provoke this complication.
In light of this potential association, it is important to
search for colonic obstruction as a potential cause of small bowel
volvulus without malrotation. Conversely, the small bowel should be
inspected carefully for a pseudotumor or gas-filled coffee bean in
any newborn with colonic obstruction from colon inertia and/or
Occasionally, the spiral may extend into the duodenum. In such
cases, a straight descending duodenum that is firmly anchored to
followed by a horizontal spiral distal to that point should suggest
that the spiral originates distal to the LOT and that it is
restrained from a more vertical position by a normally anchored LOT
that is displaced by the volvulus and/or gastrointestinal
(figure 5). When the duodenum spirals because of malrotation, the
spiral is usually more vertical because of a low and medial LOT and
the descending duodenum typically participates in the spiral
Sonography may disclose an unanticipated volvulus during an
evaluation for abdominal pain, possible pyloric stenosis, or
possible intussusception. Alternatively, sonography may be employed
when complete small bowel obstruction is not recognized on the
prone plain film
(figure 3B) so that other possibilities, such as the uncomplicated
small bowel duplication originally postulated for this patient, are
The sonographic appearance of small bowel volvulus (with or
without malrotation) correlates with the position of the transducer
in relationship to the coil (figures 3C and 3D) or pseudotumor
(figures 3A and 3E). When the probe is held axial (transverse) to
the abdomen and the coil (figure 3C), the "whirlpool sign" is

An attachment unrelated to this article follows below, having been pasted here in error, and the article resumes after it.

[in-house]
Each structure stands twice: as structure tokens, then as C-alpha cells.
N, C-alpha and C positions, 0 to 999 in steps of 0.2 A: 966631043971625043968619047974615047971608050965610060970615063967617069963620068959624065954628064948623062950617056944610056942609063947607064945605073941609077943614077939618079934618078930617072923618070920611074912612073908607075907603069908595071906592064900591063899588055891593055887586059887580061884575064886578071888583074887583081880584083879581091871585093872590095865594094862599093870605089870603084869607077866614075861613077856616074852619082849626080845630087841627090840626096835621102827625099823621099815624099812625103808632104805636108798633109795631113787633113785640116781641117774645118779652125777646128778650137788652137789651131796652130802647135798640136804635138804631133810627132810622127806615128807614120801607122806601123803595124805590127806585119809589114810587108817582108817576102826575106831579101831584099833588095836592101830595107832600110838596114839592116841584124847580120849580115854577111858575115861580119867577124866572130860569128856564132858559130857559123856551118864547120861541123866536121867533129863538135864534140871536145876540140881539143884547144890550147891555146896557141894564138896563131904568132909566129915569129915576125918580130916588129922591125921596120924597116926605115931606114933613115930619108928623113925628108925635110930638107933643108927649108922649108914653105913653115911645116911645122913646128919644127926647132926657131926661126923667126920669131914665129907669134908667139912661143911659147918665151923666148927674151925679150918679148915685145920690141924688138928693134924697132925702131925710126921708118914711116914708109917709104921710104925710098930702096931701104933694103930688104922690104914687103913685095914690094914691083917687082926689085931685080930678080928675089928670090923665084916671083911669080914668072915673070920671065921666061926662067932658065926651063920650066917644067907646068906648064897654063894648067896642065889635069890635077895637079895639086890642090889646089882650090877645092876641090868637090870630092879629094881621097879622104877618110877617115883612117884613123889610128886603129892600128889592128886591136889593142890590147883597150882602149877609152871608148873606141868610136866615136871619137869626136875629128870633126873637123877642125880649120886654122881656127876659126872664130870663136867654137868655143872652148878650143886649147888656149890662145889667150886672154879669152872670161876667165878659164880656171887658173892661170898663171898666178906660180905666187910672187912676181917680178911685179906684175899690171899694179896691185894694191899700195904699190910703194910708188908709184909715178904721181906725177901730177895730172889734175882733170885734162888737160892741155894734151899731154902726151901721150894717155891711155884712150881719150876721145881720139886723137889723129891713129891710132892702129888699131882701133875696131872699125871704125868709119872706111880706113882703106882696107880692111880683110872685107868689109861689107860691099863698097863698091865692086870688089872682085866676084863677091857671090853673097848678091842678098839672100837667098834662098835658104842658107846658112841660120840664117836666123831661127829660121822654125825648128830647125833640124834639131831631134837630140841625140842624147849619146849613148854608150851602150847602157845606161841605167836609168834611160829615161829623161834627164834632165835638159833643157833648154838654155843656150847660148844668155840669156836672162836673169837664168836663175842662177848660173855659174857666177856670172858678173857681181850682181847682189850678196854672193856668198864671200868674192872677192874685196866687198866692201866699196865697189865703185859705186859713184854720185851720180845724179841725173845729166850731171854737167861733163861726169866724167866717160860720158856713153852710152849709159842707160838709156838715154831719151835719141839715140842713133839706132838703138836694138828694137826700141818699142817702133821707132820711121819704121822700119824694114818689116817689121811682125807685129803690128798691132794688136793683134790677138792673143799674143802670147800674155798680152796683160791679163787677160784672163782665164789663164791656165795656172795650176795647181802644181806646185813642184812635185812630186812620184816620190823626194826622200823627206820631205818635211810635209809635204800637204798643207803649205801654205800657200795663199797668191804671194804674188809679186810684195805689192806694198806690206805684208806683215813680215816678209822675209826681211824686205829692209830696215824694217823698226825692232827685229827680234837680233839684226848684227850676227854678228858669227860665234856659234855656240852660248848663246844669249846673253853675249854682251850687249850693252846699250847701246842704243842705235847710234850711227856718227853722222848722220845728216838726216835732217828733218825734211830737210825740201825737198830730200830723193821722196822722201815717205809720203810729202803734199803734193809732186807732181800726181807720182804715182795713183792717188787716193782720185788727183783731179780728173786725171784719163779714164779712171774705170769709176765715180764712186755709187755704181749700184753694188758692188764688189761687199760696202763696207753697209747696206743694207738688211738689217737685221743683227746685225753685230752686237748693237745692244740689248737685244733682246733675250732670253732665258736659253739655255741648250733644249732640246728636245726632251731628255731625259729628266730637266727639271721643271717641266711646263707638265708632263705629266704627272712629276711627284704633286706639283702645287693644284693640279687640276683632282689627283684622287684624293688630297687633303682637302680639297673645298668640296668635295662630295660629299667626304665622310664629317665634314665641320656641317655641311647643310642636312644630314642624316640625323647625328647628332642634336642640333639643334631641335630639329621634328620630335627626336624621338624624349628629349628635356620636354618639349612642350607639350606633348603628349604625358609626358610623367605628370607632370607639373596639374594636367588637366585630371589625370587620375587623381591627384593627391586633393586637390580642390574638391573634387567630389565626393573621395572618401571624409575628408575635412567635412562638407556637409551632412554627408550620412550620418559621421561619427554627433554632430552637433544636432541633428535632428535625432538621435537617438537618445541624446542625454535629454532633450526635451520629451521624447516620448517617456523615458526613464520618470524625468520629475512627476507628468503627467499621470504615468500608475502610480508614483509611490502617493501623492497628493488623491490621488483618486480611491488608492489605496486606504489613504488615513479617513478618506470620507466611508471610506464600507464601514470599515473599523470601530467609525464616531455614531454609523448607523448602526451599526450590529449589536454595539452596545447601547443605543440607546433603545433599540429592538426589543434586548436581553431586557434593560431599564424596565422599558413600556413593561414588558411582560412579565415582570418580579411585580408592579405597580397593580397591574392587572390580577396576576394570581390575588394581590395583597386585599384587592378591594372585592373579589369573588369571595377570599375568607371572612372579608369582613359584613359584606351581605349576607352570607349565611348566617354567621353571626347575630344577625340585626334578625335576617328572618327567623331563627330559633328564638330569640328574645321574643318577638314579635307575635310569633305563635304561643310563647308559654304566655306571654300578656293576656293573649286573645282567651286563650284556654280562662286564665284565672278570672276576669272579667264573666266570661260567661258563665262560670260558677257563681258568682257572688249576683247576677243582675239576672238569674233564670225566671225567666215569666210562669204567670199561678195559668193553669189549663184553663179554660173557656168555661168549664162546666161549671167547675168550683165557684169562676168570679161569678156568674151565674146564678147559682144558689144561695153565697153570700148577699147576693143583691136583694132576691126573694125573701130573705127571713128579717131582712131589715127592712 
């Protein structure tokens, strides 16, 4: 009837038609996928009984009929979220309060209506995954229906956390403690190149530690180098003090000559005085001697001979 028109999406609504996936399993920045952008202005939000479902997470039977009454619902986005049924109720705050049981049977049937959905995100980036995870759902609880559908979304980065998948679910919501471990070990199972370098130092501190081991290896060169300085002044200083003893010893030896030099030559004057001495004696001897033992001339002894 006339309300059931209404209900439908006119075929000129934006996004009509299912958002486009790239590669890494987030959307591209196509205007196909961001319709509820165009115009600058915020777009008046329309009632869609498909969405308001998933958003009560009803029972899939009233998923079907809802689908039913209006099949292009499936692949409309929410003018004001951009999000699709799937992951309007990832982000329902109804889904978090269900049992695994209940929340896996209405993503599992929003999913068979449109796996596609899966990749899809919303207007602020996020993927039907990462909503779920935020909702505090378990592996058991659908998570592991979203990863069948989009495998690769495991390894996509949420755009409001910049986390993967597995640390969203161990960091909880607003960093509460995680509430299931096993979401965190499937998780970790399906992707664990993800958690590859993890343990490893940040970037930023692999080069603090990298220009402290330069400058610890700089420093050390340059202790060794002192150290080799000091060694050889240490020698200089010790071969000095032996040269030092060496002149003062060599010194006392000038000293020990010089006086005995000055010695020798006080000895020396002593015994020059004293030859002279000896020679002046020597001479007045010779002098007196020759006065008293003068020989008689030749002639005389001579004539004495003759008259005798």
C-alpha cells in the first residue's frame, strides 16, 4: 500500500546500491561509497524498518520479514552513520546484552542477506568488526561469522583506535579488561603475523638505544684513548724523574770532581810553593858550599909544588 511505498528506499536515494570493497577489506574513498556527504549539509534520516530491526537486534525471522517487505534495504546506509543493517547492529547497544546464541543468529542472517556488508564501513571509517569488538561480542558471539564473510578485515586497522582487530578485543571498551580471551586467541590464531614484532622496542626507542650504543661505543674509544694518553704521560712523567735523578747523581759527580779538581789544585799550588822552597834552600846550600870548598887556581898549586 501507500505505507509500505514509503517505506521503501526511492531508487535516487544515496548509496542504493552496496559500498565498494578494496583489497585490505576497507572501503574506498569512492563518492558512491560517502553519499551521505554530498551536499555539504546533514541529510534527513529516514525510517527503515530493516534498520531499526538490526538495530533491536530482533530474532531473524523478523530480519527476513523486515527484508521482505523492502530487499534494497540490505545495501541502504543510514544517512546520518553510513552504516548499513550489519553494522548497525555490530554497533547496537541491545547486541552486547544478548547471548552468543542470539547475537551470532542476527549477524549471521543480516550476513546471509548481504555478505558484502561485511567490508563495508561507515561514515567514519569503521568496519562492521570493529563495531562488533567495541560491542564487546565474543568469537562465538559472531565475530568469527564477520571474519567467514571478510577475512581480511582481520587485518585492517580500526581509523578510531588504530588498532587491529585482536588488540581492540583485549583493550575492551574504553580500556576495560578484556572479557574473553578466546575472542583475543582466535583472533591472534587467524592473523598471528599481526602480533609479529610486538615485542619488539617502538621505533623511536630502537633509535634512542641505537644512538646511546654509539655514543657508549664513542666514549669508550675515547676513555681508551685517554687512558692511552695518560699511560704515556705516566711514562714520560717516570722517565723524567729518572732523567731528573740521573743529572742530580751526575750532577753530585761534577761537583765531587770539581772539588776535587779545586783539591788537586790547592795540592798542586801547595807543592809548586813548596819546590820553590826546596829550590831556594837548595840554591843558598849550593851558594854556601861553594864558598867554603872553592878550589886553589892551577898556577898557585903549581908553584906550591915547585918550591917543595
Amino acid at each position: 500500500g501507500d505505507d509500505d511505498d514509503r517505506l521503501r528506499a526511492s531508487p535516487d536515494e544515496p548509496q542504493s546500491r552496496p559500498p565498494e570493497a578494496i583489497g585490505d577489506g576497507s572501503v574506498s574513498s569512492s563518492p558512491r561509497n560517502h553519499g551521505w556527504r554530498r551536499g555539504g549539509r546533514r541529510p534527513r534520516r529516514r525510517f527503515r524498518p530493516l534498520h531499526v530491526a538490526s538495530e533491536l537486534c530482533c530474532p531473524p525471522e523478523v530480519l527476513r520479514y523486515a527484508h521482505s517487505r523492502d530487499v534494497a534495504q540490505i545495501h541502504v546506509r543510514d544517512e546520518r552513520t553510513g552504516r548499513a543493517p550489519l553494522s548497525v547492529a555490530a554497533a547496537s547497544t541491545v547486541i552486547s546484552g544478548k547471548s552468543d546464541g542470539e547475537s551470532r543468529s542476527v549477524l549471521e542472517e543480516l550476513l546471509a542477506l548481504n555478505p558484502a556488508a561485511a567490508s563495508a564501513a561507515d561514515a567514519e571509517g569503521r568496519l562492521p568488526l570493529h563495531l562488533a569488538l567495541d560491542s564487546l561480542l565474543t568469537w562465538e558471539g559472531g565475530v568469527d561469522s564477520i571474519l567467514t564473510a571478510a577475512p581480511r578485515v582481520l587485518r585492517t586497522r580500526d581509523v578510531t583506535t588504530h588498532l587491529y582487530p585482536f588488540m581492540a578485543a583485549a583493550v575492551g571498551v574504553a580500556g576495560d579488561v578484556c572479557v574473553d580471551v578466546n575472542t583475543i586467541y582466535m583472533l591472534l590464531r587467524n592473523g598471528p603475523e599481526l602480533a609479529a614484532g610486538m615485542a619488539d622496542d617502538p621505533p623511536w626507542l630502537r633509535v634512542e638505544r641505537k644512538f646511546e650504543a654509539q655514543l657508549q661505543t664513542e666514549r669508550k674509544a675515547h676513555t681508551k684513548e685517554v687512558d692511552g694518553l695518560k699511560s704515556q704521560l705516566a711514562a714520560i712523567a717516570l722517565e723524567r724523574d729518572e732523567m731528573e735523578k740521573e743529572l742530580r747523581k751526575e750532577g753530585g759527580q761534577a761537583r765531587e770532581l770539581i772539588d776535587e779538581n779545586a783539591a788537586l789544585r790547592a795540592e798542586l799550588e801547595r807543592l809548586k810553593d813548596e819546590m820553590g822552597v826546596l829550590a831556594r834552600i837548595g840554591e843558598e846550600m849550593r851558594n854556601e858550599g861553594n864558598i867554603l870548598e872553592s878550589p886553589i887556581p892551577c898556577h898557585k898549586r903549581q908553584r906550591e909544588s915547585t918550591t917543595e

(figure 3G). Color doppler interrogation can be utilized to depict
the vascular components of the whirlpool.
Clockwise motion of the superior mesenteric vein around the
superior mesenteric artery as the transducer is moved caudally is
considered a definite sign of midgut volvulus.
The more distal aggregation of twisted, fluid-filled loops
responsible for the pseudotumor produce a coffee-bean (figure 3H)
or "dumbbell" (figure 3I) configuration depending on the
orientation of the probe in relationship to the pseudotumor. The
coffee bean is depicted when the transducer is directly over the
pseudotumor. The dumbbell may be produced by the very tight twist
at the entrance of the coil into the pseudotumor.
The relative positions of the superior mesenteric artery and the
superior mesenteric vein do not reliably predict the presence or
absence of a predisposing malrotation.
This distinction does not affect the initial clinical management,
CT has the potential to clearly depict the small bowel circling
and encompassing two concentric vascular coils, which in turn